The presence of food in the stomach can change drug absorption and exposure. Most of the time food with a high fat content increases the drug AUC. AUC is area under the curve, which is borrowed directly from calculus. If you plot concentration of the drug in the blood over time, the area under that curve is sort-of, sometimes, and indicator of total drug exposure.
The drug starts to work several days after the patient starts taking it and achieves peak blood concentrations in about 2 weeks, leveling off if a constant dose is maintained,
Atorvastatin is not approved for pregnant women, and is not considered safe for fetuses.
Like other statins, atorvastatin can be taken with meals.
Patients who drink large amounts of alcohol or have a history of liver disease are sometimes not prescribed atorvastatin because of concerns about the drug's effect on the liver.
Side effectsLike other statins, the side effects that are of most concern involve the liver (requiring periodic check of transaminase levels in the blood) and muscle damage. FDA analysis has concluded liver injury is rare. Other common atorvastatin side effects are diarrhea, joint pain, and inflammation and pain in the pharynx and larynx.
Atorvastatin for Stroke PreventionStatin medications reduce the risk of stroke in people with vascular disease. Incidences of ischaemic stroke decline, but probably not those of hemorrhagic stroke. Further, even after people have had a stroke or transitory ischemic attack, using statins reduces the risk of a second stroke.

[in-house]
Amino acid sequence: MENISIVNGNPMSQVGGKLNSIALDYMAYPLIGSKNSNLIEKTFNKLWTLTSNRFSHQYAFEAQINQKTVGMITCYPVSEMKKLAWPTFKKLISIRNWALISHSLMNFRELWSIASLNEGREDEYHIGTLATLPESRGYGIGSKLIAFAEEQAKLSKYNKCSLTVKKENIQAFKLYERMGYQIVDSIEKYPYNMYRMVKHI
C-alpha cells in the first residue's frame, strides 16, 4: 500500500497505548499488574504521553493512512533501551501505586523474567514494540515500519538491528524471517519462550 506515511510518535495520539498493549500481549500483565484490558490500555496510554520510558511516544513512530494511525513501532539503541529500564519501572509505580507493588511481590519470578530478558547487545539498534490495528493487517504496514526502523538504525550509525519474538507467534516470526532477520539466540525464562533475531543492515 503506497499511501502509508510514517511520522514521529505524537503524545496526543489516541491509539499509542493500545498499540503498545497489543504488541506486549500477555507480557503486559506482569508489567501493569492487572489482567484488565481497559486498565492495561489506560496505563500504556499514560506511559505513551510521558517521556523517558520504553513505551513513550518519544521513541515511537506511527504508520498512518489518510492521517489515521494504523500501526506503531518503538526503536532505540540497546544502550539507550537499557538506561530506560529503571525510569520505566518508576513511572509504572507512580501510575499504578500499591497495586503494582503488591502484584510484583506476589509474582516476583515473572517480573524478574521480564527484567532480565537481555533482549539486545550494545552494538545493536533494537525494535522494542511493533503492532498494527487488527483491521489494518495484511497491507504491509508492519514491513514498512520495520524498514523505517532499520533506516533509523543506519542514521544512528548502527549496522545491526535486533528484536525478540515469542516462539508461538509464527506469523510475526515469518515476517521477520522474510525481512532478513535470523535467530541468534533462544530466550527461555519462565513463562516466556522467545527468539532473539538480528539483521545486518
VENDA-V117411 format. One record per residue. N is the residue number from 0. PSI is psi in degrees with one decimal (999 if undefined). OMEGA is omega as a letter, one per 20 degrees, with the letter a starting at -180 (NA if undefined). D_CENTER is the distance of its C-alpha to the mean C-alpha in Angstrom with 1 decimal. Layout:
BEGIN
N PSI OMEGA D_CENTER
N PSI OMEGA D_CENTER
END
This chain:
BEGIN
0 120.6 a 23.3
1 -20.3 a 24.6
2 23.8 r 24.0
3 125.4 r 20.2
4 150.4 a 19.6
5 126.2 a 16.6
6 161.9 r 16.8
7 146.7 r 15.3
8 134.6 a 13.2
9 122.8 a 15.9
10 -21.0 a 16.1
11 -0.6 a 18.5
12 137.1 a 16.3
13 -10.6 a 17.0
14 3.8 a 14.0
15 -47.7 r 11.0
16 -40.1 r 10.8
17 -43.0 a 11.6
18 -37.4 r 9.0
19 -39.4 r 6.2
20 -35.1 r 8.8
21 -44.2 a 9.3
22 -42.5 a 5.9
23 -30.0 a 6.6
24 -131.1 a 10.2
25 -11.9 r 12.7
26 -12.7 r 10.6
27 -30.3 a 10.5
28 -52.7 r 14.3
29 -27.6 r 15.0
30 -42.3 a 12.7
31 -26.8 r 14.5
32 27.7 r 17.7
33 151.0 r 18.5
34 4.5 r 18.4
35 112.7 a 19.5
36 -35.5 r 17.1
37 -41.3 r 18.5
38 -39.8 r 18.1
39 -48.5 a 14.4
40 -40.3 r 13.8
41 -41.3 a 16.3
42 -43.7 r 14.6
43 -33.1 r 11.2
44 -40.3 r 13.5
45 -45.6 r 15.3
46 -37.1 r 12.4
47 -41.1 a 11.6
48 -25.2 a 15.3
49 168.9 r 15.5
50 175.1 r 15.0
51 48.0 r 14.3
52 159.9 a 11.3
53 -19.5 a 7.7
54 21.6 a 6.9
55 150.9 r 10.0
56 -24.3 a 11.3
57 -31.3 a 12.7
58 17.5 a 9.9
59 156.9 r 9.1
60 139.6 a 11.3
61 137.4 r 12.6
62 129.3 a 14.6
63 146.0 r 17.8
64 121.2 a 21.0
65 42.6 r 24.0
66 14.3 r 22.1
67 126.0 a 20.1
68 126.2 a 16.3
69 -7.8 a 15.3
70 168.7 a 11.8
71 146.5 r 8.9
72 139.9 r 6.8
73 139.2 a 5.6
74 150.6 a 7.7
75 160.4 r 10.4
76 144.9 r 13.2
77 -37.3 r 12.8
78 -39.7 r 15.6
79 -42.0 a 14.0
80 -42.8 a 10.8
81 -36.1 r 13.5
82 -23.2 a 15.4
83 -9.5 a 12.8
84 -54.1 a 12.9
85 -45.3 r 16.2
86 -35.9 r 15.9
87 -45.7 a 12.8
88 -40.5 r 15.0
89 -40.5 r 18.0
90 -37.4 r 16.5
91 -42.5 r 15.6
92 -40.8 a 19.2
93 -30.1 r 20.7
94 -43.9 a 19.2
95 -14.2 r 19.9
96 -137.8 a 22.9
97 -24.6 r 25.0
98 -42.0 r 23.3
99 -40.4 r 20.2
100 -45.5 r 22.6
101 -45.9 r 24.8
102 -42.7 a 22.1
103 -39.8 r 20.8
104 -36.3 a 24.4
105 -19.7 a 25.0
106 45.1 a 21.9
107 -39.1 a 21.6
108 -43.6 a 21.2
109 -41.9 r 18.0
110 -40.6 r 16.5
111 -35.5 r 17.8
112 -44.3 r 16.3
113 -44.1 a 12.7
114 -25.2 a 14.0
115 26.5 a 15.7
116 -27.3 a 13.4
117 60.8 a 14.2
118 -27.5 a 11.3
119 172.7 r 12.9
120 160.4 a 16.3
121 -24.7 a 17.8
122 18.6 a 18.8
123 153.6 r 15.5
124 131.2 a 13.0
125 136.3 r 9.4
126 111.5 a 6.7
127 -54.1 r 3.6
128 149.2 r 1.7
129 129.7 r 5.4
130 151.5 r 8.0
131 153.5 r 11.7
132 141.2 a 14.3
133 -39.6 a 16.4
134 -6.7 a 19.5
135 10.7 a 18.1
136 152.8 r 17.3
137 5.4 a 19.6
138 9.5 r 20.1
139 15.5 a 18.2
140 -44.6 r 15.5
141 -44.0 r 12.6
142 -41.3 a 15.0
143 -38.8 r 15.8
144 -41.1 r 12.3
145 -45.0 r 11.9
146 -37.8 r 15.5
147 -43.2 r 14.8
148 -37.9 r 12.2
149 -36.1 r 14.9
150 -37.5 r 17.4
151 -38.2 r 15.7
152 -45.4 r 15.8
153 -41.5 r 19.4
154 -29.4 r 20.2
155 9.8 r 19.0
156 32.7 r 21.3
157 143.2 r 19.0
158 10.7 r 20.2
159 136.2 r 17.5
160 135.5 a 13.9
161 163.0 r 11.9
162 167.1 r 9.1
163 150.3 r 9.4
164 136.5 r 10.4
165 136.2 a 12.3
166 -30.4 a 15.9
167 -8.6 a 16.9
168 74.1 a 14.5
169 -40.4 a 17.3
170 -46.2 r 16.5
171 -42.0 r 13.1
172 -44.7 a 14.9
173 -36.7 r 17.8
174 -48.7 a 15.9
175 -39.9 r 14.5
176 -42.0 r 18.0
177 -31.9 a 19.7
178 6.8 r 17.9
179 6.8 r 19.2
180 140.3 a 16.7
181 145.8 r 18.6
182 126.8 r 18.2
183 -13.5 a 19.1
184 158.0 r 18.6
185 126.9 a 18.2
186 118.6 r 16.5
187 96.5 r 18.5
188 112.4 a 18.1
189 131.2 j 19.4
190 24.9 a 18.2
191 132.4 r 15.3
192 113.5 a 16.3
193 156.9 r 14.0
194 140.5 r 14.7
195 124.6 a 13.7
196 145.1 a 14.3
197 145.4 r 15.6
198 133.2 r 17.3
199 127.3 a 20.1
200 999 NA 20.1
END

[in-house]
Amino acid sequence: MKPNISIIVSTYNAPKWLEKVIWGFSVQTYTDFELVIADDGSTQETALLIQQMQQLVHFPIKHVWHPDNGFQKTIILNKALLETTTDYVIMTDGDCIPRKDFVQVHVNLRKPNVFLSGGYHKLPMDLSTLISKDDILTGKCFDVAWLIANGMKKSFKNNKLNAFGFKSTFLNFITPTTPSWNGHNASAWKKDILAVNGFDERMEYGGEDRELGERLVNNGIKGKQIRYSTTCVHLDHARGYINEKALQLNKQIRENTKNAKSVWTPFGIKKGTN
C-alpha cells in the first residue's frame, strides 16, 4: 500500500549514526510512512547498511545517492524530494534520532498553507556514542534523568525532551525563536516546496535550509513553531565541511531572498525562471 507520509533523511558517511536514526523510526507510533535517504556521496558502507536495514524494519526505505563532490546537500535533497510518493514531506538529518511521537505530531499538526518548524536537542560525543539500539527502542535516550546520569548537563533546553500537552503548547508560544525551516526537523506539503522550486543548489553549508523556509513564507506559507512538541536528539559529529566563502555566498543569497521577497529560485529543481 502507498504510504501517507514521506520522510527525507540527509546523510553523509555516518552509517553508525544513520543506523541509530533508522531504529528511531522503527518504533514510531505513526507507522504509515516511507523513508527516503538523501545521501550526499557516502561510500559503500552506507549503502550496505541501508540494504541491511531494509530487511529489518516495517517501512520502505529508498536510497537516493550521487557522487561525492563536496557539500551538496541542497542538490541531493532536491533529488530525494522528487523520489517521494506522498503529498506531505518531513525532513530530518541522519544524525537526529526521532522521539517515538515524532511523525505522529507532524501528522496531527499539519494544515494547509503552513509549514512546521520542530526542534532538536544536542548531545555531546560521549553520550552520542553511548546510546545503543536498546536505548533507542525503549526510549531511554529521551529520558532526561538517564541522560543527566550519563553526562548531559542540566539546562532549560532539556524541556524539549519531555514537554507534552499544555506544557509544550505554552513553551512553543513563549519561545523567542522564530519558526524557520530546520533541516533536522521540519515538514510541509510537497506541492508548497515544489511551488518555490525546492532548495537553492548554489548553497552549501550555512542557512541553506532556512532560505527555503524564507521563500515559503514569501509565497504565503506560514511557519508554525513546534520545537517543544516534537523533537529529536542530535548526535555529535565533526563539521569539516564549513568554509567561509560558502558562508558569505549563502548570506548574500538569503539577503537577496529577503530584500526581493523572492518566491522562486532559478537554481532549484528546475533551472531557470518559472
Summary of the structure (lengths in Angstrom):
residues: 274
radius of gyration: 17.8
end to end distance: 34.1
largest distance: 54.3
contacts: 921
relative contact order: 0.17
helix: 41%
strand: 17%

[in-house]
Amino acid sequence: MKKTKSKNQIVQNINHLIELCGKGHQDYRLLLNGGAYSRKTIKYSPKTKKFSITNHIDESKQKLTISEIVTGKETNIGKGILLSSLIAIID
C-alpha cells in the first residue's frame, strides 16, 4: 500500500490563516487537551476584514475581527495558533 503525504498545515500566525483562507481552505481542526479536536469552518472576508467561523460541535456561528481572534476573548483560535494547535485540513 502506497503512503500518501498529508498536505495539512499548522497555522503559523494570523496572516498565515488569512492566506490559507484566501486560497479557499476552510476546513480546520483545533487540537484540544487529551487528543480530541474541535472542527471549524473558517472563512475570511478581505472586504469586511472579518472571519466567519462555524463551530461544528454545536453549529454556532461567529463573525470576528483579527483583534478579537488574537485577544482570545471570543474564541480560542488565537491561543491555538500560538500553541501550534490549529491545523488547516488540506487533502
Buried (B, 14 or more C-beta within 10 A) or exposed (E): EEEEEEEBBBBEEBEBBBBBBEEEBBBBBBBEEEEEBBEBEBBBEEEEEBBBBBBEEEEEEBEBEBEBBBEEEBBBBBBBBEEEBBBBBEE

Note that epidemiological studies have not shown a definitive association between cholesterol levels and stroke. It is possible that however statins stop strokes is through a different mechanism than how they reduce heart disease risk.
The pharmaceutical company Pfizer held the US patent on atorvastatin for years and sold the medicine under the brand name Lipitor. They sold billions of dollars of Lipitor. It was Pfizer's biggest selling product and indeed the single biggest selling drug (in terms of revenues) during the 2000s. Pfizer reportedly sold $10.7 billion worth of Lipitor in 2010. $7 billion was from the U.S. alone, where 3.5 million people took the drug.
In November 2011 the patent expired and the drug companies Watson and Ranbaxy now sell atorvastatin in the US. Ranbaxy now sells more atorvastatin pills than Pfizer does.
Other sellers must still meet government standards for safety and efficacy. The price of the generic atorvastatin is substantially lower than the price of branded Lipitor. If you still take branded Lipitor, ask your doctor or insurance company about switching to the generic version. Also be sure to check different retail pharmacies in your area because the price of even the generic form can vary considerably.
Category: synthetic, Type I
Manufacture: chemical synthesis
Brands: Lipitor, Atovarol, Tahor, and Sortis
A combination of atorvastatin and the calcium channel blocker high blood pressure drug amlodipine is sold under the name Caduet.